If you receive a job offer, be prepared to make a reasonably speedy decision; remember the time pressure on the practice and the other people on the short list – it could have been you left waiting for a decision!
SPVS public relations officer Gudrun Ravetz, and honorary secretary James Yeates, offer some advice on the recruitment process
The nature of private small business ownership can mean more flexibility in the recruitment process, making it more relaxed, but the flipside is that this can mean it is unstructured and hence will fail some applicants.
Employers and employees need to be aware that the recruitment process is a reflection of their professionalism. The recruitment process should be standardised and professional, and after the initial effort to set it up, will save time in the future and will be more transparent.
Advice to practices
A uniform approach to advertising makes the application process transparent, and allows applicants to be fully aware of the job that they are applying for. Job adverts should include standard terms such as job title, salary, holidays, CPD, hours, etc. Too prescriptive an advertisement may put off applicants who, although they might not fit the exact criteria, would be acceptable to the practice if the ‘perfect’ person does not apply. Phrasing recruitment advertisements loosely broadens their appeal and allows flexibility about the eventual job description.
Advertisements should indicate the timeline for the recruitment process – the final date for applications, the expected date of interviews, and a proviso that if an applicant has not heard by ‘x’ weeks then they have been unsuccessful. It is important to have a final date for applications, and interviews should not held be before this date.
Standard application forms make it easier to distinguish between candidates, but do not allow for creativity and personal flair. Practices would need to devise a standard application form: this may focus them on what they want to understand about an applicant and what is relevant to the job offered, making comparison quicker and easier.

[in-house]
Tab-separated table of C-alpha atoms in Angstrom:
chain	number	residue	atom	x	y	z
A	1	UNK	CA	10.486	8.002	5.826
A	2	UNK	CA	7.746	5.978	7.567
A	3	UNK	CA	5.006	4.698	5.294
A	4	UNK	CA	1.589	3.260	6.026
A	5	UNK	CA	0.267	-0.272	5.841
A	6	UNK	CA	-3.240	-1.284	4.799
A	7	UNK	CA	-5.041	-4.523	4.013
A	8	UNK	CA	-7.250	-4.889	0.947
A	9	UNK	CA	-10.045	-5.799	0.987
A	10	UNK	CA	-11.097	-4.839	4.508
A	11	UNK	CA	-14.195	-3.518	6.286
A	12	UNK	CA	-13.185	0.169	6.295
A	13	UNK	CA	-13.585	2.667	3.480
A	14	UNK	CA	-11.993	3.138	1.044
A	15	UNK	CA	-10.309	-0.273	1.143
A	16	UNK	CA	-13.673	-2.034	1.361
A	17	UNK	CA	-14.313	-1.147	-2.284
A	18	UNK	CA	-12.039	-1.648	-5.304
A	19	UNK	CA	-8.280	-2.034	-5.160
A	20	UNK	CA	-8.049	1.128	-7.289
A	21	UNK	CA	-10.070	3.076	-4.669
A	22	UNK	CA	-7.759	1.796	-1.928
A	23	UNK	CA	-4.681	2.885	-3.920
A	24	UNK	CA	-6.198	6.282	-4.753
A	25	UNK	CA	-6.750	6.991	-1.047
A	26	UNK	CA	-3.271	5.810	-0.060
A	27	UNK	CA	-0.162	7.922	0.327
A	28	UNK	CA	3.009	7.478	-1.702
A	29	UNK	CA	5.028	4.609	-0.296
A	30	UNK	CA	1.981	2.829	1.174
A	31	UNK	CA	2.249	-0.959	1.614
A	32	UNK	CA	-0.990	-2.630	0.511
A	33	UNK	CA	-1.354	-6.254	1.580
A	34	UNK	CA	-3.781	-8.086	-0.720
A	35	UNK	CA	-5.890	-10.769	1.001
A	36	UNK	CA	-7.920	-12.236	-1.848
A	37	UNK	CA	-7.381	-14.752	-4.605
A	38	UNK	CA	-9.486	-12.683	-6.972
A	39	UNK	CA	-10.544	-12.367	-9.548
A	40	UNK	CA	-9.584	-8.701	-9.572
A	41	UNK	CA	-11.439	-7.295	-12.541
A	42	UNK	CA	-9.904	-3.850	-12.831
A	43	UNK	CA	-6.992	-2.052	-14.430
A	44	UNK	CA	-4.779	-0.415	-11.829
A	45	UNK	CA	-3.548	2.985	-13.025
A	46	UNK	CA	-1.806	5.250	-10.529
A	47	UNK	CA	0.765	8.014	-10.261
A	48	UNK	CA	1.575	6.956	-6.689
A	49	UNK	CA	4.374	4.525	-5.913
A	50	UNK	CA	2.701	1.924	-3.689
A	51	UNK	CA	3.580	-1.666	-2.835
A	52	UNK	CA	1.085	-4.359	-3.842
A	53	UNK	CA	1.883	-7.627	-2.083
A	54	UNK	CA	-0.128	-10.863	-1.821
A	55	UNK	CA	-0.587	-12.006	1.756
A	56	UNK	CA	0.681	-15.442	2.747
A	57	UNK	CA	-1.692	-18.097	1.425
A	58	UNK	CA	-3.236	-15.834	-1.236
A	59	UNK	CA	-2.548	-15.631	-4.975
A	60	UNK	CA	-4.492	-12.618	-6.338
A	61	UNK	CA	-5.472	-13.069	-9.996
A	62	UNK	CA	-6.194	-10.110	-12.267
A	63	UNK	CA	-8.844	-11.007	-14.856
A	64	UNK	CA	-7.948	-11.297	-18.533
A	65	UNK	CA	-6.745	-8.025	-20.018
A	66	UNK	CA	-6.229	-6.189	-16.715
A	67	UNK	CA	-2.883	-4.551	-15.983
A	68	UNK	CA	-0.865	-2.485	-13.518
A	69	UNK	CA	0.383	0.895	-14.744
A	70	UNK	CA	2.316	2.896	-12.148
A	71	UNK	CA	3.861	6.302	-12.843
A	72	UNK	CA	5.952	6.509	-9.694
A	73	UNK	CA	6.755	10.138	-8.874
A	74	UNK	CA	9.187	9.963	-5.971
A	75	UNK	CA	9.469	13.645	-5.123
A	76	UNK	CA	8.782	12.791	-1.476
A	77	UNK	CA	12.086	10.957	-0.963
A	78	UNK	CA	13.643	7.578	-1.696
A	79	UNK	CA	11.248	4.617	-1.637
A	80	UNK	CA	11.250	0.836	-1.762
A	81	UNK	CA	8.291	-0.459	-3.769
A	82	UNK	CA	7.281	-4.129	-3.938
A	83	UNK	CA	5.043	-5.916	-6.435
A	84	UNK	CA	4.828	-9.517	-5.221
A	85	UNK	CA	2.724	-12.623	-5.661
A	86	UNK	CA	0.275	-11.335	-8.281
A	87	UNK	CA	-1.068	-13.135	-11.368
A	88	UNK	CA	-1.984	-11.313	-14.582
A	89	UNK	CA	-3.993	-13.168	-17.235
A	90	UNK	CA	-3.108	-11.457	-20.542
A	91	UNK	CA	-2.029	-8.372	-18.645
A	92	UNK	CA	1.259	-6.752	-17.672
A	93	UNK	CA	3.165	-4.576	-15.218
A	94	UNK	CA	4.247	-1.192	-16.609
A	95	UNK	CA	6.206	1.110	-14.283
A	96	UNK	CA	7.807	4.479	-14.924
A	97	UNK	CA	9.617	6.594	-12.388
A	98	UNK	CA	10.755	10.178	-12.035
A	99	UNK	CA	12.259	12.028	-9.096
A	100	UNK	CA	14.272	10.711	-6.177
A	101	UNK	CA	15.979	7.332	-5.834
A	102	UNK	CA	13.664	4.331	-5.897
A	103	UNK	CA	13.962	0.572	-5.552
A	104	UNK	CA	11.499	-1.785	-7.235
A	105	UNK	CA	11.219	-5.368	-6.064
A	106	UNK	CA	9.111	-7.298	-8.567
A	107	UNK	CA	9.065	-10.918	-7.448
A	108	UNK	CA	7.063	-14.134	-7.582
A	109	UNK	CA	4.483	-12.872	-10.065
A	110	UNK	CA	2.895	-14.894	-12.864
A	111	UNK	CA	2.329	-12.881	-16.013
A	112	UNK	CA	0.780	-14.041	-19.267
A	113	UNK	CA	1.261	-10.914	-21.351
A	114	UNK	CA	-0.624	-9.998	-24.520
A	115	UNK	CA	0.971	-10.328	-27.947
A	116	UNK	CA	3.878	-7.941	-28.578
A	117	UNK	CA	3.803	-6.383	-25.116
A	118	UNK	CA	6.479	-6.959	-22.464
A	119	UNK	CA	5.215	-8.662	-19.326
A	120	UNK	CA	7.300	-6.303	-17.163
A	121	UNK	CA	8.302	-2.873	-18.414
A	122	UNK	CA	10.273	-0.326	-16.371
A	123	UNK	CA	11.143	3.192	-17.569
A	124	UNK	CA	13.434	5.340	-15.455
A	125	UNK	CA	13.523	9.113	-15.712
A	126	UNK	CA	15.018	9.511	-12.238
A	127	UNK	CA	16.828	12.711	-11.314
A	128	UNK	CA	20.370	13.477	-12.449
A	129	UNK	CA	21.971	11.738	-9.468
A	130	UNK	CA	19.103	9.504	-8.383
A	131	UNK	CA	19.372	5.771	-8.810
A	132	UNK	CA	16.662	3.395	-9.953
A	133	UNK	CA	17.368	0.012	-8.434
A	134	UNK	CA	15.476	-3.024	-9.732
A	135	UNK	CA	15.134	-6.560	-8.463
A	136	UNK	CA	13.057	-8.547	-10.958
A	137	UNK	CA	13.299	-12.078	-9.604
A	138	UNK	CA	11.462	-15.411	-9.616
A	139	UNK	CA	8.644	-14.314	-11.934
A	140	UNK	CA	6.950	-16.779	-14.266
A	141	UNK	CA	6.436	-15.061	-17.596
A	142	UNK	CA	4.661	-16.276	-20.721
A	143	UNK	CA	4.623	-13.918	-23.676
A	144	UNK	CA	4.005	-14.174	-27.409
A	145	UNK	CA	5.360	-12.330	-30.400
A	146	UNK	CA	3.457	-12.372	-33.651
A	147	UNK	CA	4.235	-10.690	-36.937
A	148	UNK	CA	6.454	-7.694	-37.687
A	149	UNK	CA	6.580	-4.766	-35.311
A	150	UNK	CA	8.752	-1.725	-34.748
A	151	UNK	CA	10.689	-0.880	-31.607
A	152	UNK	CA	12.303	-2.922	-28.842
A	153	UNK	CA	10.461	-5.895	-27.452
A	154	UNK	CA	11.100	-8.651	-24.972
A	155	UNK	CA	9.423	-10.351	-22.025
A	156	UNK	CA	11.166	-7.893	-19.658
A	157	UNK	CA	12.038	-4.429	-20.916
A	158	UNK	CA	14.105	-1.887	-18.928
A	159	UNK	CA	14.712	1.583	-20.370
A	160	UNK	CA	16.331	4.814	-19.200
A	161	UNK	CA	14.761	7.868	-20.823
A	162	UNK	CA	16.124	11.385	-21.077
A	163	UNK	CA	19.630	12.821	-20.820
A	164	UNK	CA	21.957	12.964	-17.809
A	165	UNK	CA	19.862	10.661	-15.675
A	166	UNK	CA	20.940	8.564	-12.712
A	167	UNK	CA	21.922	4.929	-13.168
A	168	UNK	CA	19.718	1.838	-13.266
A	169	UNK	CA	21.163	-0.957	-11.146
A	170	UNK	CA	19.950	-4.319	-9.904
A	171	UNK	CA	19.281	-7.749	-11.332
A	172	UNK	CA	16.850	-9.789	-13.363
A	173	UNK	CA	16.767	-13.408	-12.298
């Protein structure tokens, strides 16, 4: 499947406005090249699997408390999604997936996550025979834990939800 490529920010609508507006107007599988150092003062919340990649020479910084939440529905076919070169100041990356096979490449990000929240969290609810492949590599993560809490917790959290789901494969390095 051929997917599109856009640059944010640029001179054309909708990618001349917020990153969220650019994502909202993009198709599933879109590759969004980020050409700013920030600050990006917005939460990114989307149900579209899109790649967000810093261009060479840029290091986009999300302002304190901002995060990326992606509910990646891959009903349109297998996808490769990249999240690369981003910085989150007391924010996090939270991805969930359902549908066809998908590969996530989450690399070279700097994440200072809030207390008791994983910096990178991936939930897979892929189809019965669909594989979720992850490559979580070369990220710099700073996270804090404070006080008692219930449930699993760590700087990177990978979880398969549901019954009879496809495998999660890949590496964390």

Electronic communication is swift and cheap. As a matter of civility, practices should provide a standard letter or e-mail acknowledgement of an application. It doesn't matter that they are generic letters, as all the applicant is bothered about is that their application has been received. This letter could also reiterate that only short-listed candidates will be informed, and those who have not heard in ‘x’ weeks have been unsuccessful.
Acknowledging job applications is sensible, since at least some applicants may settle in the area and become excellent candidates at a future date. There is no point upsetting them.
If feedback is requested, practices may consider producing a sheet that makes it easy to give simple feedback: for example, a tick/delete of common reasons like ‘not enough experience’, ‘badly worded letter’, etc. It may seem unpleasant to tell someone what was wrong with their application, but it may be kinder than letting them send the same letter/CV to other jobs they want to get.
There should be a set structure for interviews. There is no problem with inviting a number of people to interview on the same day.
It is always a good question to ask the interviewee if they would take the job if offered it. This rules out the non-committed. The chosen applicant should be given a short period of time to accept a job offer, such as 48 hours (unless there are particular circumstances); if they want longer because they are waiting for a different job offer, they may not be not committed to the practice, and be likely look for another job anyway.
Unsuccessful applicants should always be informed. This can be by a standard rejection letter, although offering feedback is preferable and polite. Practices need to be aware that if they make notes about an applicant, then the applicant has the right to see the notes, along with any other information held about them.
Advice to candidates
Candidates can be sending their application to lots of practices and they should try to get the name of a person to write to as it adds a nice touch. They should be honest, focused and relevant, and tailor their application to the individual practice.
Applicants should also be proactive about getting feedback. If they telephone a practice and their application cannot be recalled, then that is feedback in itself, and they need to make sure their future applications stand out.